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Subject: Plant specimens

Plant specimens

From: Donna Jean Coates <d.coates>
Date: Tuesday, February 7, 1995
This messages is posted on behalf of Andrew J. Damico

    While working in the collection of a local Botanist, I came across
    approximately 4 Hollinger boxes of leaf, flower, and stem specimens.
    The collection dates from the 1870s and is in pretty good condition.
    The specimens are kept loose in paper that is folded, with the notes
    pertaining to each specimen written on the outside of the paper. In
    some cases, several specimens (of the same species) are together in
    the same folder and rub against each other. A few specimens have
    become stuck to the paper. These papers (with specimens inside) are
    kept in crude folders that are made of heavy paper nailed to wooden
    dowels. The first obvious step would be to remove the papers from
    these "folders" and place them in acid-free folders. My other
    questions are as follows:

        What damage, if any, can the paper cause to the specimen, and
        vice-versa? They have been stored together for approximately 120
        years and they are in pretty good condition. How long they will
        stay that way I don't know.

        What would be the best way to house the specimens so that no
        further damage occurs to them and both sides of the specimen
        could be seen?

        We already thought about using Japanese tissue to attach each
        specimen to a piece of permalife and in turn attaching the
        permalife to a piece of board. The entire piece would then be
        sealed in polyester. This would keep the specimen secure and
        would allow the notes to be placed in the same folder with the
        specimen. However, this does not allow the researcher to see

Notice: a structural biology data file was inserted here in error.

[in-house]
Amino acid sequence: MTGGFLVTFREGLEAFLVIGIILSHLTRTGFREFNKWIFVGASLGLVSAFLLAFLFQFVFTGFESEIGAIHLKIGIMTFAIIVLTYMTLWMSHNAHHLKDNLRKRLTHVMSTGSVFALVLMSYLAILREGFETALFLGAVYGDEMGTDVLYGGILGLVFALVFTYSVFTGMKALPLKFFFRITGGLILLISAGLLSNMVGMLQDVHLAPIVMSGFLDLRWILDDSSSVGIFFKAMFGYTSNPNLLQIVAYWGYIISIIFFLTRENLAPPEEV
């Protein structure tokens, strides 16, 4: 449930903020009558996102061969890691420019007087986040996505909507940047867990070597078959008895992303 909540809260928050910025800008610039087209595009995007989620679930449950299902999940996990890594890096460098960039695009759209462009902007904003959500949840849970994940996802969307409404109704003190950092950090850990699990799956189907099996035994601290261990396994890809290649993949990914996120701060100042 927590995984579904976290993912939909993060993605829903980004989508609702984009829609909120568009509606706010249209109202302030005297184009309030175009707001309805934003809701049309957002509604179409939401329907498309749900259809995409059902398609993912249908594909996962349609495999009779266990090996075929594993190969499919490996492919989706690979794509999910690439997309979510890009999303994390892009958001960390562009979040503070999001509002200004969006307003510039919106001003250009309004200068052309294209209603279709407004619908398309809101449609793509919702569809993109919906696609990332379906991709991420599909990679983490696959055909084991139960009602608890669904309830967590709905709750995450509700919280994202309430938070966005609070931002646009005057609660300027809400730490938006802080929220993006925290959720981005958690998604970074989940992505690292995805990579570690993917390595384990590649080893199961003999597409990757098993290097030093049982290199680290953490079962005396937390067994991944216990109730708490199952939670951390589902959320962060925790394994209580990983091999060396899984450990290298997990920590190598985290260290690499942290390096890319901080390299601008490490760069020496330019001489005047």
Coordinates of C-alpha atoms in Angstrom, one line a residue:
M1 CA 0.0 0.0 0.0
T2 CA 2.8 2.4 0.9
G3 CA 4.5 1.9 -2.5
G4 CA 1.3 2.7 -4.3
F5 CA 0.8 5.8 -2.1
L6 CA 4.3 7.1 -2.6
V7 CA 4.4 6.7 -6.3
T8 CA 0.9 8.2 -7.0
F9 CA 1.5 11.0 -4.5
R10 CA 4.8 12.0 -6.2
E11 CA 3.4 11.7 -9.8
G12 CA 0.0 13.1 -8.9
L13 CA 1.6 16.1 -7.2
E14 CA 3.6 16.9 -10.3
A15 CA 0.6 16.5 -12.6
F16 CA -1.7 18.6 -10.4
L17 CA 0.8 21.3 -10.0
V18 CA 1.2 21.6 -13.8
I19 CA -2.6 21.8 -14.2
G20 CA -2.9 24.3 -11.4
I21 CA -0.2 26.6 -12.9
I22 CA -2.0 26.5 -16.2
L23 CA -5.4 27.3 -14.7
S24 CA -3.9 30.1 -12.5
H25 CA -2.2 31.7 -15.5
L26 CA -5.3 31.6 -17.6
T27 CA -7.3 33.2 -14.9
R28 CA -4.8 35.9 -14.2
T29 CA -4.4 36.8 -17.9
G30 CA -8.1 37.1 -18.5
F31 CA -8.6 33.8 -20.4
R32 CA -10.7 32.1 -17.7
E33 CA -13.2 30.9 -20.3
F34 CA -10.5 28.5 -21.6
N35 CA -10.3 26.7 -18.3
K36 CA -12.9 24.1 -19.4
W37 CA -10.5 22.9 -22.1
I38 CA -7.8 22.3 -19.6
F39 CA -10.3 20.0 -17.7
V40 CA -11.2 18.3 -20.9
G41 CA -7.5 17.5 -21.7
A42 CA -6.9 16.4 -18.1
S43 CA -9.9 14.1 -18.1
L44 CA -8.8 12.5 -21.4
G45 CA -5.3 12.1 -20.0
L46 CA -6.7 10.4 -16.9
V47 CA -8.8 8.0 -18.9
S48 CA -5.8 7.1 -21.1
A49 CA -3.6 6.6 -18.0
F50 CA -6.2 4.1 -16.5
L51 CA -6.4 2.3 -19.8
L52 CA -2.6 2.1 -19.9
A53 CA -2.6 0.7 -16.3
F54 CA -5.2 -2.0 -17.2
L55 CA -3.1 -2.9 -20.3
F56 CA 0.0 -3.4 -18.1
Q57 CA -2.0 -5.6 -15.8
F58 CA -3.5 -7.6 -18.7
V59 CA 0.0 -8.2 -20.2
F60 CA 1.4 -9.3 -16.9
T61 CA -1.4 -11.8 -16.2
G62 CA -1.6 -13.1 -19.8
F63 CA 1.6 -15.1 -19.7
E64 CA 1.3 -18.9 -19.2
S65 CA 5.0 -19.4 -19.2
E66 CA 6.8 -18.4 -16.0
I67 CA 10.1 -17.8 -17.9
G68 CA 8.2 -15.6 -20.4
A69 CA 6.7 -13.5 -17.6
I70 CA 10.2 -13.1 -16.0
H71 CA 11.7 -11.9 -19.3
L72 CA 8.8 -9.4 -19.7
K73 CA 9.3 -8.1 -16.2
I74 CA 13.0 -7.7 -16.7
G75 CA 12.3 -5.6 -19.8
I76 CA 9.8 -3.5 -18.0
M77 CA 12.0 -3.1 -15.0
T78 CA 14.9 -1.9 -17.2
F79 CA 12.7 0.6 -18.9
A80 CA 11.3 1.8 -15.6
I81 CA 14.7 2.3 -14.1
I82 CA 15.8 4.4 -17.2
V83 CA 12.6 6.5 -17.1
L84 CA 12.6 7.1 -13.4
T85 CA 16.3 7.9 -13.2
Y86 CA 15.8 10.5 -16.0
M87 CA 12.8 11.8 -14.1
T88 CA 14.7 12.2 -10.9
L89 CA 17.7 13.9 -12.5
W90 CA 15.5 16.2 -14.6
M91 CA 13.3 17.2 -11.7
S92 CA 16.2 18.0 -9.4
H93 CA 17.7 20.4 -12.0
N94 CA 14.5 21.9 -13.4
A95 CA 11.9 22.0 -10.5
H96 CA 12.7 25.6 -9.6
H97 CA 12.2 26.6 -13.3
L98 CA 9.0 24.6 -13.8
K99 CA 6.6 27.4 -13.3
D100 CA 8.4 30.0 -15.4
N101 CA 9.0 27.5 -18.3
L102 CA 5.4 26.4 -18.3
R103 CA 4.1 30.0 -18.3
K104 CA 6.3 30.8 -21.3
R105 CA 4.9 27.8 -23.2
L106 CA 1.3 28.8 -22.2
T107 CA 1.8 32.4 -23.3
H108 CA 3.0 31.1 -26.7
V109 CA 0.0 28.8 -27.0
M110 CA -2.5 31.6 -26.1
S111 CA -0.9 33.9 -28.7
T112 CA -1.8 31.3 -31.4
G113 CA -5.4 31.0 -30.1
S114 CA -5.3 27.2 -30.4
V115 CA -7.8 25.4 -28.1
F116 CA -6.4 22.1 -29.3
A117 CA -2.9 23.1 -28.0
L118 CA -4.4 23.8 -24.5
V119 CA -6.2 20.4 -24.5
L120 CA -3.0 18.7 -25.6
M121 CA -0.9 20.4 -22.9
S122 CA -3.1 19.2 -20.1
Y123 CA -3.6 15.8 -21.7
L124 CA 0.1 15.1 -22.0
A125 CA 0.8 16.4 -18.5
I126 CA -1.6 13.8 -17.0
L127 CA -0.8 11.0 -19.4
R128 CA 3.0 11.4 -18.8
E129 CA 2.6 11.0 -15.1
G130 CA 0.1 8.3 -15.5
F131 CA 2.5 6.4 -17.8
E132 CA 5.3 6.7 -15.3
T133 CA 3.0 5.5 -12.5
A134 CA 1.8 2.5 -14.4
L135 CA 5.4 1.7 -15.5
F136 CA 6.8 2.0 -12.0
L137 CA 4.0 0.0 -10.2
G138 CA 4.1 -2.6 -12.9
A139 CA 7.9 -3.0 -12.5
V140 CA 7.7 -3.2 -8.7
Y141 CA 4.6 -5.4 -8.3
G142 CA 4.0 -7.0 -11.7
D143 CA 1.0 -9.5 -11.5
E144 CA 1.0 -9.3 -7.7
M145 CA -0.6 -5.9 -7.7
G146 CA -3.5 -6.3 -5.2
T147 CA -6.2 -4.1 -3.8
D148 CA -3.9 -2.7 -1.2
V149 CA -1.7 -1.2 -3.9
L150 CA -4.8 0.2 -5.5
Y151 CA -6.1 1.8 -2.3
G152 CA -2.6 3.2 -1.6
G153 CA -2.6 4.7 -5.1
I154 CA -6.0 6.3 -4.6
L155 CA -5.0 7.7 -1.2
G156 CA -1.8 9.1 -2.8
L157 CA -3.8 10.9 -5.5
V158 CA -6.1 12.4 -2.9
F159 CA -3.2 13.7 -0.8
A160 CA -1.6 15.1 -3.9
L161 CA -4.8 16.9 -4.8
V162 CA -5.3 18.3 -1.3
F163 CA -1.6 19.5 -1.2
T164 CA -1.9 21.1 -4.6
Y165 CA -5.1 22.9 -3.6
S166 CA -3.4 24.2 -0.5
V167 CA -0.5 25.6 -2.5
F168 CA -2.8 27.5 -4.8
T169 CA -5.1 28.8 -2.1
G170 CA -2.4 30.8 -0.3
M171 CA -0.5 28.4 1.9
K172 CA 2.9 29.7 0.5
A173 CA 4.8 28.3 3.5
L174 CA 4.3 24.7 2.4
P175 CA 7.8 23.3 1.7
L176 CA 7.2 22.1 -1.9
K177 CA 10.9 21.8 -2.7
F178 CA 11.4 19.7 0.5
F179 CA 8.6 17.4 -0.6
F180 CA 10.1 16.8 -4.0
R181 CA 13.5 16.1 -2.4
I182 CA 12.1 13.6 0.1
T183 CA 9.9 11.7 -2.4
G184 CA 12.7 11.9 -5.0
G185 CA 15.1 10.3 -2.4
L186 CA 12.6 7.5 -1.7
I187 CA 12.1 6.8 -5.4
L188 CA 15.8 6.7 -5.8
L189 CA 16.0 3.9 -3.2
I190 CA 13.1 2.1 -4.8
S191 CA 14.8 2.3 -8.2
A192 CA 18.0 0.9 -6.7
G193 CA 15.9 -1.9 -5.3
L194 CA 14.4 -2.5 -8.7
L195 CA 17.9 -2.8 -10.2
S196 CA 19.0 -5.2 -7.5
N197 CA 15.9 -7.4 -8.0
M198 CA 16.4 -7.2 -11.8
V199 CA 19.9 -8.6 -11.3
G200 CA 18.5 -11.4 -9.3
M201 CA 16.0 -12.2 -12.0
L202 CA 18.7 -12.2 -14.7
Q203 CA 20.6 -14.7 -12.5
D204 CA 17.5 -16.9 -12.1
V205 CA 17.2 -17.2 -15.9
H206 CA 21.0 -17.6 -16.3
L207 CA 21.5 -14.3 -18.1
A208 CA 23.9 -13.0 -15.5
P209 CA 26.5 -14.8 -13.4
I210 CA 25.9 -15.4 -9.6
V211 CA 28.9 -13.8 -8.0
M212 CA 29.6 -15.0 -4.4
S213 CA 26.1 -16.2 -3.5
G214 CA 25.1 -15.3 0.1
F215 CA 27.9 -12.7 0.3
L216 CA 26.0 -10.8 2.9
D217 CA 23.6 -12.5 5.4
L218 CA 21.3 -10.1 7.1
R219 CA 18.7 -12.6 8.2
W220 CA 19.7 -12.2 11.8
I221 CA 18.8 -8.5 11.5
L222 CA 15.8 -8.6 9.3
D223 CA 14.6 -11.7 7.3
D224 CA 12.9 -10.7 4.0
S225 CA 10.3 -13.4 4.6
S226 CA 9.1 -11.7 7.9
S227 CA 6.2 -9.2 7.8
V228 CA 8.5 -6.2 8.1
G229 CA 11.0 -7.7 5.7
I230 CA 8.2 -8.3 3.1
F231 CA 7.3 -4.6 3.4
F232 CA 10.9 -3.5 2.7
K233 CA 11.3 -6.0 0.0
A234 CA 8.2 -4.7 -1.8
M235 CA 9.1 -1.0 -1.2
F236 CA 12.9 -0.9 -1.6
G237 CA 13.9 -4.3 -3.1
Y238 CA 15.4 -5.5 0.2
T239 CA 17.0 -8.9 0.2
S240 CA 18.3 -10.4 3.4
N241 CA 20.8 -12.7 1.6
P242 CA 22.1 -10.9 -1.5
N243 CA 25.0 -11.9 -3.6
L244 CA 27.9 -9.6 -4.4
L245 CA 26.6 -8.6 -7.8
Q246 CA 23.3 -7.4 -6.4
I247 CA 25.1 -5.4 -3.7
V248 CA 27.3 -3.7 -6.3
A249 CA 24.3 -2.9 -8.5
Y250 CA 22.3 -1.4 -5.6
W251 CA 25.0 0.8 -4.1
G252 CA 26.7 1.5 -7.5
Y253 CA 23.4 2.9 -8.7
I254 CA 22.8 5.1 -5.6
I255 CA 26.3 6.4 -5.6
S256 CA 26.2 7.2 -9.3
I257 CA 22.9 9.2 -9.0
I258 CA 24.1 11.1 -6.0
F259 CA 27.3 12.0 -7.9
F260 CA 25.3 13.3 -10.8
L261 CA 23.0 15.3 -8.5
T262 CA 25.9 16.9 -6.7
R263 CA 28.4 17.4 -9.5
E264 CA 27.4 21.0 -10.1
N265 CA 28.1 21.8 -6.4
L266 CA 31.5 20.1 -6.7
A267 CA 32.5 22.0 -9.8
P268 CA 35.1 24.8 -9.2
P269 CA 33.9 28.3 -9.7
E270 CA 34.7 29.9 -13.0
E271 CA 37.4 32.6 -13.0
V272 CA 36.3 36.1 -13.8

both sides of the specimen. The situation is reversible if a
        patron *must* see a specimen.

        I do not have access to an ultrasonic welder, so that idea has
        gone by the wayside.

        What are the concerns of pest control? The collection is static
        and will not be leaving the building. There does not seem to be
        any insect or rodent damage to this collection, and the
        temperature and RH are kept fairly stable in this building.

    I have contacted everyone that I can think of here at the University
    of Texas. I would appreciate any recommendations or ideas that
    someone might have concerning this matter.

    Andrew J. Damico
    Center for American History
    University of Texas at Austin

Donna J. Coates
Photographs Archivist
The Center for American History
SRH 2.109
The University of Texas at Austin
Austin, Texas 78713-7330
512-495-4515
Fax: 512-495-4542

                                  ***
                  Conservation DistList Instance 8:62
                 Distributed: Tuesday, February 7, 1995
                        Message Id: cdl-8-62-015
                                  ***
Received on Tuesday, 7 February, 1995

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